What is Blackness?
Is it based on where you’re from? Is it based on your skin tone? Is it based on your heritage? Is it a lived experience? What is BLACKNESS?
As someone whose Blackness was questioned loudly because of a question asked about a Black American musician, I must ask. It brought to the surface whether I was qualified to speak on Black American culture, and it also had some folks wondering if my Blackness was enough. Chisos! In the words of R&B songstress Deborah Cox, “How did you get here? Nobody’s supposed to be here.”
I am Nigerian-born and American-bred, having been here since I was 9 years old. I am now 33. At 9, I knew nothing. I didn’t even know to define myself as Black because I was from a country where Black is the default so there’s no need to define it. It’s like going to a Catholic church; no one needs to say they’re Catholic. So coming to the U.S. was my first time having to deal with race. I had never heard about the Trans-Atlantic slave trade, because at school in Nigeria, we were learning about the Biafran War and how the country got colonized by the British and just got its independence in 1960.
Moving to Chicago, a place I had visited once when I was too little to remember much, was jarring, because it was also my introduction to racial politics. Even so, the subject of slavery was barely taught in the elementary and high schools I went to. You know, we talked about Harriet Tubman, who is the Matron Saint of Freedom, but also a crutch for folks to gloss over the depth of the horrors she was fighting against. Of course, every Black History Month, we had to recite Dr. Martin Luther King’s “I Had a Dream” speech.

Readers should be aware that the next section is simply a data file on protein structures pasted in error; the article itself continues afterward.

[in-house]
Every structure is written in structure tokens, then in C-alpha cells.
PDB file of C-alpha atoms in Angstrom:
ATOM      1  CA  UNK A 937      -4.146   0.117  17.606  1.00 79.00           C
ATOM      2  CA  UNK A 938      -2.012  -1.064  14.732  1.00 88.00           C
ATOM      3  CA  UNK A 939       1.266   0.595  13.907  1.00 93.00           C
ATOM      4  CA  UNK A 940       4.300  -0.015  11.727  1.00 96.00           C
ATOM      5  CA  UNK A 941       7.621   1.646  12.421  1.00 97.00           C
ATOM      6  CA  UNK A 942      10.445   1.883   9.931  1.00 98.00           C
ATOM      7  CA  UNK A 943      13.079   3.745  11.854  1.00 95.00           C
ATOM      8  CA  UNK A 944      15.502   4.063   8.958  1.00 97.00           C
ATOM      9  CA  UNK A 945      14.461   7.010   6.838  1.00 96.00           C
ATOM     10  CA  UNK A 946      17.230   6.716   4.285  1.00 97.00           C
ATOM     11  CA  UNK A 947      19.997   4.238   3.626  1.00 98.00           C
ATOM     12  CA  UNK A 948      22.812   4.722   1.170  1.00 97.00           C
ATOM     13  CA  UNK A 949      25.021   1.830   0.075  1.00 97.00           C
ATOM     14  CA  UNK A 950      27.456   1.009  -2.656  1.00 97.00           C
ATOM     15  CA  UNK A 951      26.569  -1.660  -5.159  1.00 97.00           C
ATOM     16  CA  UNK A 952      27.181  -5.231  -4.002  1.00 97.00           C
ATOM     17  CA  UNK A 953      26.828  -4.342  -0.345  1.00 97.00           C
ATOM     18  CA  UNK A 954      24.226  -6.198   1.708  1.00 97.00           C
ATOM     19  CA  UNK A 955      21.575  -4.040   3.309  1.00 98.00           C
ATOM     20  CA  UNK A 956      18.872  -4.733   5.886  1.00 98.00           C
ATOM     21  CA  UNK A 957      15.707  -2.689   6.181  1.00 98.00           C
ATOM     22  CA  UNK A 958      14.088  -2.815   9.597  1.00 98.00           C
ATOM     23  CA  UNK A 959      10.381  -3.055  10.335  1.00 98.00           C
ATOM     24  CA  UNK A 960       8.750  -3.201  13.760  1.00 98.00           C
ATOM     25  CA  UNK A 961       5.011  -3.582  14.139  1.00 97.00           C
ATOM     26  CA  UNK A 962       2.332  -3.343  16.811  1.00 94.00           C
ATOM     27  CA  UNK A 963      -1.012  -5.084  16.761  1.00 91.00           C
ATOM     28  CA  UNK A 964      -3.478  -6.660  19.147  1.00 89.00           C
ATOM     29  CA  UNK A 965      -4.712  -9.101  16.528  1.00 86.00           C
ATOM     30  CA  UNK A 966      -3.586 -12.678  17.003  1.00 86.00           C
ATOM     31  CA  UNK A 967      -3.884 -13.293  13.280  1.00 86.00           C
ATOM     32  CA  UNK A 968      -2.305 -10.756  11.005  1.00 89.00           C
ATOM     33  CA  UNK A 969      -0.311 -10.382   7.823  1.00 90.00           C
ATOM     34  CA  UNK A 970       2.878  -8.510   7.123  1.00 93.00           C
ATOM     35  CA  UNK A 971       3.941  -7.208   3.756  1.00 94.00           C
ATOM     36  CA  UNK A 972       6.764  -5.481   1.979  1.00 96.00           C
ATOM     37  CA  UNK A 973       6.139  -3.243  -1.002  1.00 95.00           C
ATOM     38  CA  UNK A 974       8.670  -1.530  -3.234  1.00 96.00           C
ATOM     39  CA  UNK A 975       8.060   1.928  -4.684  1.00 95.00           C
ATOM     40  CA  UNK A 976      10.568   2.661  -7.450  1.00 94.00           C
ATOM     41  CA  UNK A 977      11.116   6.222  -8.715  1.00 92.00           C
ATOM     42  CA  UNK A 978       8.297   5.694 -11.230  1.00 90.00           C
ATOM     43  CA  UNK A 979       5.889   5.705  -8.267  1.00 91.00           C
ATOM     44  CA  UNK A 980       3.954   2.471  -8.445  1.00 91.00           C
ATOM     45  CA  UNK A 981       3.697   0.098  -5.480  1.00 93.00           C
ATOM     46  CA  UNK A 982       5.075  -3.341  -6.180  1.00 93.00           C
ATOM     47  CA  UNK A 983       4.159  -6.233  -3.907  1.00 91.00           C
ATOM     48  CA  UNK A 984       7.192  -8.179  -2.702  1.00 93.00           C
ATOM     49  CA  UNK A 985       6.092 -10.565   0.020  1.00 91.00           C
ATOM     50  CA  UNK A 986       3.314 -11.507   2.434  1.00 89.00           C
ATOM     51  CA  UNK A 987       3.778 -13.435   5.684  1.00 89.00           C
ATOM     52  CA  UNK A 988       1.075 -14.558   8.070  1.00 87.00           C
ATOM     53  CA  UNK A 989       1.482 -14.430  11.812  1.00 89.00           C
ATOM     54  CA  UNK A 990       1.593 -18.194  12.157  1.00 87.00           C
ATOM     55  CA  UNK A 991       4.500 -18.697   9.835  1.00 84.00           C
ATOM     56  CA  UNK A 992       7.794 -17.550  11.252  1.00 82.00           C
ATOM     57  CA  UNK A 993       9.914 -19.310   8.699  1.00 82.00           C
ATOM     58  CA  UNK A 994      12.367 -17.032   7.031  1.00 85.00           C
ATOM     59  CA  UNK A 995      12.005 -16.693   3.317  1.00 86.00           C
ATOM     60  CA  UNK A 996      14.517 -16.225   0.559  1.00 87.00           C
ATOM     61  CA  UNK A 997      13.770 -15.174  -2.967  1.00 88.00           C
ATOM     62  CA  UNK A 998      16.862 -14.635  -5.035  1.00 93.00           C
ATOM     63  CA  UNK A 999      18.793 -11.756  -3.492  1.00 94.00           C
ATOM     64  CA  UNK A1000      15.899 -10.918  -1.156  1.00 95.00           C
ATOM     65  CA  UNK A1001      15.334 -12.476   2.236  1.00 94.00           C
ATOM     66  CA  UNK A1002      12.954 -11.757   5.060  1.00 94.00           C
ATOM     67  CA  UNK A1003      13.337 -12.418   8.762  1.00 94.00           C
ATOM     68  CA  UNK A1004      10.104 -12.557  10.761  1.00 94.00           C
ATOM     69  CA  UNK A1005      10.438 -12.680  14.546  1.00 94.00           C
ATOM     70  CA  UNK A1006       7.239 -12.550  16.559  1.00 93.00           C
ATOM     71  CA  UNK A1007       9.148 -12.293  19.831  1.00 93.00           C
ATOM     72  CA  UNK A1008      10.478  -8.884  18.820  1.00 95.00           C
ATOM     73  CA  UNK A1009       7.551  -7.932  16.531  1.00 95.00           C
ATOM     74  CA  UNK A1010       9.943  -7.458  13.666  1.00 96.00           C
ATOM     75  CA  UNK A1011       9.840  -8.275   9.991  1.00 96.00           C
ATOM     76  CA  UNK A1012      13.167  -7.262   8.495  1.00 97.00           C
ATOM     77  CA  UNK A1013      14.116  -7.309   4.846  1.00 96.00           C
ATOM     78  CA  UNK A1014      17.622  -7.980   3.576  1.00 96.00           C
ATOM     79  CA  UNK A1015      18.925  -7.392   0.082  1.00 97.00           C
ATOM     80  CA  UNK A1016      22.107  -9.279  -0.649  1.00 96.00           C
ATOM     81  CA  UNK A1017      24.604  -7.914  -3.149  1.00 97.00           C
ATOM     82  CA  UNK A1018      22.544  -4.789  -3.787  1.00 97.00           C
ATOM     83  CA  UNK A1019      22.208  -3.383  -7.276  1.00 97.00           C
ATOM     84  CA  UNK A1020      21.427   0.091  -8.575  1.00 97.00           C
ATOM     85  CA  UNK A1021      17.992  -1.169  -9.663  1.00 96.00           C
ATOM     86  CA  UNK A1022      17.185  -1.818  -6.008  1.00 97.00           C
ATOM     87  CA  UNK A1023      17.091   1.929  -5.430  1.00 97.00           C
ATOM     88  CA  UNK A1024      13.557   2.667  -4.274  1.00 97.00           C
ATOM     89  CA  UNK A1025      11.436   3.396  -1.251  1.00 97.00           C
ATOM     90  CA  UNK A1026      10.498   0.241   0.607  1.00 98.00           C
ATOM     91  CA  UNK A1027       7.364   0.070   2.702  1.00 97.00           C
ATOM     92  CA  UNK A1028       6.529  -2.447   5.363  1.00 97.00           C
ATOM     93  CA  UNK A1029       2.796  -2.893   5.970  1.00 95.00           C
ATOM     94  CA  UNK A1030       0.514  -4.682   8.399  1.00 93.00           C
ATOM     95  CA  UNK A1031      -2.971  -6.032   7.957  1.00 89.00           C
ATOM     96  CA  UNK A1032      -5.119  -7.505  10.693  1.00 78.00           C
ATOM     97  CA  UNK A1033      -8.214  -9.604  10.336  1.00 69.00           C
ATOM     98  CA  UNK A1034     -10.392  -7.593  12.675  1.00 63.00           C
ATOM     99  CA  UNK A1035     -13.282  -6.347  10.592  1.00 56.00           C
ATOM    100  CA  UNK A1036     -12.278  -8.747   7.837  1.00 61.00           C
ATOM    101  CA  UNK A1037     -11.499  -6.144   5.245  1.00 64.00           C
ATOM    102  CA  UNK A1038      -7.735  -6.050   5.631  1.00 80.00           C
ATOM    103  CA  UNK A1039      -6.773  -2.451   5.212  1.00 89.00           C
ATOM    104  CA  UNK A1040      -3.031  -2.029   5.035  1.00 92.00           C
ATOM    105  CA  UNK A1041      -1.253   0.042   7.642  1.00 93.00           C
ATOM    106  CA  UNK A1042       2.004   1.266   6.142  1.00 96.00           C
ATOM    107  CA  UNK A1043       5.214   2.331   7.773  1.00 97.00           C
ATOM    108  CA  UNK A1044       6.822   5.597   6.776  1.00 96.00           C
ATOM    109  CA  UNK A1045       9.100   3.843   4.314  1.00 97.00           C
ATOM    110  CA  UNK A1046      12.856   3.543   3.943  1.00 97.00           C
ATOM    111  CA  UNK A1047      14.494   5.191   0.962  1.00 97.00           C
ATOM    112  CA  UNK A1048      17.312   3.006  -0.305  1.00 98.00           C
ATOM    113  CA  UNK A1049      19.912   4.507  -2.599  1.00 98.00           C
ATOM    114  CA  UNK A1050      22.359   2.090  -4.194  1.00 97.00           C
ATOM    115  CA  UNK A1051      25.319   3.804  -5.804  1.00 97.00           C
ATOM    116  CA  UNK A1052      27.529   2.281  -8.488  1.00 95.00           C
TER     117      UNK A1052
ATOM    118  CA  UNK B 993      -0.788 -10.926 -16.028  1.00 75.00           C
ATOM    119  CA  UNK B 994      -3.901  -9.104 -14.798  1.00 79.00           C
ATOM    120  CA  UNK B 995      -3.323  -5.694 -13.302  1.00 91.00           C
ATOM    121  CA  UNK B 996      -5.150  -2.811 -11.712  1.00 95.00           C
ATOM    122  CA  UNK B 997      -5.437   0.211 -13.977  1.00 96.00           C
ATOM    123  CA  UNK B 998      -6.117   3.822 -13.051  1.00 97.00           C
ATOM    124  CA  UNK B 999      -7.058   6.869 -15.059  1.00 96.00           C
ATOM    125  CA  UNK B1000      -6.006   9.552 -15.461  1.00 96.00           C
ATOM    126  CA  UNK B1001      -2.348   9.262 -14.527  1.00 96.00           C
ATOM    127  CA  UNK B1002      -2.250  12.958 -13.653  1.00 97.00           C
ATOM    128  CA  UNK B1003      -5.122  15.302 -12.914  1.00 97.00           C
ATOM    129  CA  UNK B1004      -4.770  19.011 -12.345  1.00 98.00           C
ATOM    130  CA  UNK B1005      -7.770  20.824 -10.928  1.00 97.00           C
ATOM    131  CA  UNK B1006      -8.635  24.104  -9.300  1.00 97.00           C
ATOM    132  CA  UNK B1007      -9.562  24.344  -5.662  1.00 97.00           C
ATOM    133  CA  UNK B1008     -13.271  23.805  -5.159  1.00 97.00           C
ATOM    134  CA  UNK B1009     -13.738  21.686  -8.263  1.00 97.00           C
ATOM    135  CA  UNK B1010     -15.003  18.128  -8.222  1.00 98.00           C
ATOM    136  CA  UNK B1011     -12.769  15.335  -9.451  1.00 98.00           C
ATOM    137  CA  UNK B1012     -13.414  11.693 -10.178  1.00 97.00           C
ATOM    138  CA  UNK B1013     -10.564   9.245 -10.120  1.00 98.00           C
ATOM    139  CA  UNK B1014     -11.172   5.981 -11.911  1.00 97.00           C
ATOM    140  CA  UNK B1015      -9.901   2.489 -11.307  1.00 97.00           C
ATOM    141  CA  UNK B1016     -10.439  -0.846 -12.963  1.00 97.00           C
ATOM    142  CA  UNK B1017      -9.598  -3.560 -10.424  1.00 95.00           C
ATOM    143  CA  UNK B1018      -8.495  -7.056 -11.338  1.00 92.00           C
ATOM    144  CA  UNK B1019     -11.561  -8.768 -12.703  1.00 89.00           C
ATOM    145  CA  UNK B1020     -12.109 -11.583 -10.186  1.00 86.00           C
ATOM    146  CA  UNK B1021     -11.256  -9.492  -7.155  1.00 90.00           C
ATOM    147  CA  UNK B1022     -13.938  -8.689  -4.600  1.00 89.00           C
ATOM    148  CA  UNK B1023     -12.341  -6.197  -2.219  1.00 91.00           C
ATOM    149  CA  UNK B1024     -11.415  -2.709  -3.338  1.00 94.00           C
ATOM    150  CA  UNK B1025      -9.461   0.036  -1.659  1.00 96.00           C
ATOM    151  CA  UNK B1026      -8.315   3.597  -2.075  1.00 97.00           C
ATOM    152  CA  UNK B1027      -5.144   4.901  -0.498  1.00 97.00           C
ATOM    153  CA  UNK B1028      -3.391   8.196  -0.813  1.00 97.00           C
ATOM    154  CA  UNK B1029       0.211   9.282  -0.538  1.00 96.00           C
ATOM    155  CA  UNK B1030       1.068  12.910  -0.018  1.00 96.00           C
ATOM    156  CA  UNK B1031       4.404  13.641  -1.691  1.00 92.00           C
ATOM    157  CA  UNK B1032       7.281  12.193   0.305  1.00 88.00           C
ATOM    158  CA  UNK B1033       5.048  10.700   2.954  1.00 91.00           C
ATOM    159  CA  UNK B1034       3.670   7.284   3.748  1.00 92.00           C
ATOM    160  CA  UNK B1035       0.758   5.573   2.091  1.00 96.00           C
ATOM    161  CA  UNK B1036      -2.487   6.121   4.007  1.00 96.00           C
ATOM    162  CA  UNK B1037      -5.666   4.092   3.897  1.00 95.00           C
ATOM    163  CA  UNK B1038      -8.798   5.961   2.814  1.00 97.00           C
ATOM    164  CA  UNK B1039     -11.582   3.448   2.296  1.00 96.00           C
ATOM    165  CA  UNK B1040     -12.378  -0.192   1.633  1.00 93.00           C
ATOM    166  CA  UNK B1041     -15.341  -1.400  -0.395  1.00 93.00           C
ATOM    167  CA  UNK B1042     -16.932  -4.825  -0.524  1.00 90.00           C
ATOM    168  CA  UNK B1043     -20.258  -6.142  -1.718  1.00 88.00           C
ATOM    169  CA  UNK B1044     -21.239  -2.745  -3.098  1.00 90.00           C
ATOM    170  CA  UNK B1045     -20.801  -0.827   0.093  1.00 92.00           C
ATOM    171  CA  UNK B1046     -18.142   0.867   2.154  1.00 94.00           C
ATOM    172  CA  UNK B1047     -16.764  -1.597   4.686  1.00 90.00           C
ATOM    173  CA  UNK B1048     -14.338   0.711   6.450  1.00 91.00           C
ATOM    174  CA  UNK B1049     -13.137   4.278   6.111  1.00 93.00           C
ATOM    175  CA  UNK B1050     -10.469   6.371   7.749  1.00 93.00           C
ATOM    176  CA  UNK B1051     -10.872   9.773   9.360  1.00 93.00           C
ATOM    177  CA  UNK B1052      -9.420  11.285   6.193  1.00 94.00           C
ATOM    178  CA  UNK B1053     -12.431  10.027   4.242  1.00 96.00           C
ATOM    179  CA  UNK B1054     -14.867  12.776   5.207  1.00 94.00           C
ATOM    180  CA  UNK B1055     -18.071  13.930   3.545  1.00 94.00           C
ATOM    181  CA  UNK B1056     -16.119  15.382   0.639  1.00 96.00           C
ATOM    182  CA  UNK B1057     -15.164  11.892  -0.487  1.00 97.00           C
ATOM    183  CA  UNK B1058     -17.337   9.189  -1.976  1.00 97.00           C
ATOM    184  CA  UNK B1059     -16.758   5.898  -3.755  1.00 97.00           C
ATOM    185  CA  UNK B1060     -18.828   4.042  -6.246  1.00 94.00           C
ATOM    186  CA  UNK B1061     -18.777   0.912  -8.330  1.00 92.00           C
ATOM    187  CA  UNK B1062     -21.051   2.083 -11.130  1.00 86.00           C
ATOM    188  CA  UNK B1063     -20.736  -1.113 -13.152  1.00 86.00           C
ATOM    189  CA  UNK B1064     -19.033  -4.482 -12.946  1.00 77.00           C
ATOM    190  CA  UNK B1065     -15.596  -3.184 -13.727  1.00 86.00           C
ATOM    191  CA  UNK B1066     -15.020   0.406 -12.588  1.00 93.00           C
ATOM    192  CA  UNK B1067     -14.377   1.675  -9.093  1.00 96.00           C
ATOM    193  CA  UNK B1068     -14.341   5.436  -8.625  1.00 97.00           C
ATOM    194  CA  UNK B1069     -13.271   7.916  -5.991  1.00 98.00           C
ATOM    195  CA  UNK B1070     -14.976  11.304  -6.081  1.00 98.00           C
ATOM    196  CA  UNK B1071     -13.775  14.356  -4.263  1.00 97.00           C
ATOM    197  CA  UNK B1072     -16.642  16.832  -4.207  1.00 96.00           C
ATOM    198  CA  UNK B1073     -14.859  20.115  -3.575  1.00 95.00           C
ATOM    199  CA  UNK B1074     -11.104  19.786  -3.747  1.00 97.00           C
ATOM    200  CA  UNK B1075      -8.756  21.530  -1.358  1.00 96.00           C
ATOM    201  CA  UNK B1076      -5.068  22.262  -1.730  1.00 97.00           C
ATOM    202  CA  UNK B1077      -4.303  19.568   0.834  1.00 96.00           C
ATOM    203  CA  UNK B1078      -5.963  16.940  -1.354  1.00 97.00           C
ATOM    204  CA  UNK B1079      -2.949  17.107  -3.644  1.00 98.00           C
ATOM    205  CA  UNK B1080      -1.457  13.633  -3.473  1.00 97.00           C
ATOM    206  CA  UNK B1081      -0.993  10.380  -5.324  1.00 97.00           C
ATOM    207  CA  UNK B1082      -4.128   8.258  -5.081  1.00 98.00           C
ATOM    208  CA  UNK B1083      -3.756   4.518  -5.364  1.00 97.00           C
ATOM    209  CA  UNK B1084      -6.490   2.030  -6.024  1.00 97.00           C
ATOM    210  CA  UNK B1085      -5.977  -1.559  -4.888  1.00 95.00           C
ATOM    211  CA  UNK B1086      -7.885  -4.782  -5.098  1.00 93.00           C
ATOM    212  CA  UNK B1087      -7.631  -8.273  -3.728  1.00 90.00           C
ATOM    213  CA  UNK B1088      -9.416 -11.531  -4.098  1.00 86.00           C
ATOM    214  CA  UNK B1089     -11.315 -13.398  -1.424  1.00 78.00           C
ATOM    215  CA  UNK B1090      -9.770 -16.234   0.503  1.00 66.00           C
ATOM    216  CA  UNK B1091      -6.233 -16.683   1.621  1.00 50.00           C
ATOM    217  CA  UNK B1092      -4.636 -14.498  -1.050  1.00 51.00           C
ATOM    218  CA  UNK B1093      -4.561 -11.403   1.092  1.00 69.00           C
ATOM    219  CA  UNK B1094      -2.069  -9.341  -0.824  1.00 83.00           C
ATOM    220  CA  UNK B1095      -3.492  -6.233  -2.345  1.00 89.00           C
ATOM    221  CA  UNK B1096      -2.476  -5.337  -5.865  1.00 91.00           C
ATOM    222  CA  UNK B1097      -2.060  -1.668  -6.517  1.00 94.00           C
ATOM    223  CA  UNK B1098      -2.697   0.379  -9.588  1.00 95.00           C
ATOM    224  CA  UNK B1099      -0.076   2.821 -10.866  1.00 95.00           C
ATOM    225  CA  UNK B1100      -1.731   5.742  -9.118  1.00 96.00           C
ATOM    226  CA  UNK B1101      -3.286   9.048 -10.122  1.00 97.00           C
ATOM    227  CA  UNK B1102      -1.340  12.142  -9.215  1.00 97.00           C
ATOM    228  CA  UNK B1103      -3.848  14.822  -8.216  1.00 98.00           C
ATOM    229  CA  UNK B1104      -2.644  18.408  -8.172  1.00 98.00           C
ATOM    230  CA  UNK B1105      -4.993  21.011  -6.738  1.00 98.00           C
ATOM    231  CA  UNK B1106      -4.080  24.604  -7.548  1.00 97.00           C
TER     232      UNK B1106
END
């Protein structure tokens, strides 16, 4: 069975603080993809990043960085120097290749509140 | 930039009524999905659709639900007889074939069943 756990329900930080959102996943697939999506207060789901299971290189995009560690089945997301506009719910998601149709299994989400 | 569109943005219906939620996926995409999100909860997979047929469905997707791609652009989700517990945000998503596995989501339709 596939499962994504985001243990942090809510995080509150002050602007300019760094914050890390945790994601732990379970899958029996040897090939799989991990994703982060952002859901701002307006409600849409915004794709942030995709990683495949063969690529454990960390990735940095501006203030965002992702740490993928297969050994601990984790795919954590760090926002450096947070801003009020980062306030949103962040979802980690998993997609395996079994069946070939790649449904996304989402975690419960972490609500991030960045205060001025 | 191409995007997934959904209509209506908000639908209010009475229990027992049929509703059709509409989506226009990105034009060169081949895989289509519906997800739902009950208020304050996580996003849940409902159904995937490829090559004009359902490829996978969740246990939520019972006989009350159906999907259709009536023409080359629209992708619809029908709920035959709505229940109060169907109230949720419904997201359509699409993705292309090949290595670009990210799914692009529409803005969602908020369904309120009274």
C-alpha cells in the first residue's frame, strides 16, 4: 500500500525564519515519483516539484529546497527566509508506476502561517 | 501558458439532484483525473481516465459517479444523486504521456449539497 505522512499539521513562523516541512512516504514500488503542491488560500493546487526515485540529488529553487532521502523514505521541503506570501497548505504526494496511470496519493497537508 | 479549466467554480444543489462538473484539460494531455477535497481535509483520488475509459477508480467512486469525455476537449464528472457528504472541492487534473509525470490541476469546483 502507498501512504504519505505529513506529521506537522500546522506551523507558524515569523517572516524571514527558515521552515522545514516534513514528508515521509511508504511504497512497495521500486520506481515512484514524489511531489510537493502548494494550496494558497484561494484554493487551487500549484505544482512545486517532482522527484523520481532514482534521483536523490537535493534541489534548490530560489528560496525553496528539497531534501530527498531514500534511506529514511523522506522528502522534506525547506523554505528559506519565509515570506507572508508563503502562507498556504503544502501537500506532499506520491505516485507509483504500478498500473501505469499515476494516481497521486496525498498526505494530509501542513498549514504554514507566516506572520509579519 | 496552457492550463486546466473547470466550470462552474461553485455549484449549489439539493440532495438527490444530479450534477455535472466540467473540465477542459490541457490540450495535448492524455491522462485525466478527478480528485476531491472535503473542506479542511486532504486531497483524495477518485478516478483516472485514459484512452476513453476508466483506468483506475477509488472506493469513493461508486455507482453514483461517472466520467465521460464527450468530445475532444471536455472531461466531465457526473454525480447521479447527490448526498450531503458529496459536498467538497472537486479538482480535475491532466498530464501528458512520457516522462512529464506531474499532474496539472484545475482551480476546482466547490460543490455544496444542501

It wasn’t til I got to college at the University of Illinois that I really got to explore and deeply research slavery and its impact on this country. My major was Psychology but I ended up having a Sociology minor cuz I elected to take so many classes around race and ethnicity in the United States. I wanted to know so much more. College was where I took a Black Women in the US class, and on the first day, the professor (who is also now my mentor) kicked it off by saying “I know you’re wondering why this Latina woman is teaching this class. I’m Black. I’m just light with freckles. And also, we’re having a test on Valentine’s Day, because I’m single.” Gosh I loved that class so much (shoutout to Dr. Millward). College was where I first read Assata Shakur’s biography and it left an indelible mark on me. College was where I got trained to be a Counseling Center Paraprofessional, and had to spend the first semester of the program exploring all parts of my identity and identifying my privilege. Before we could be peer counselors, we needed to be clear on who we were and the space we take up on the world.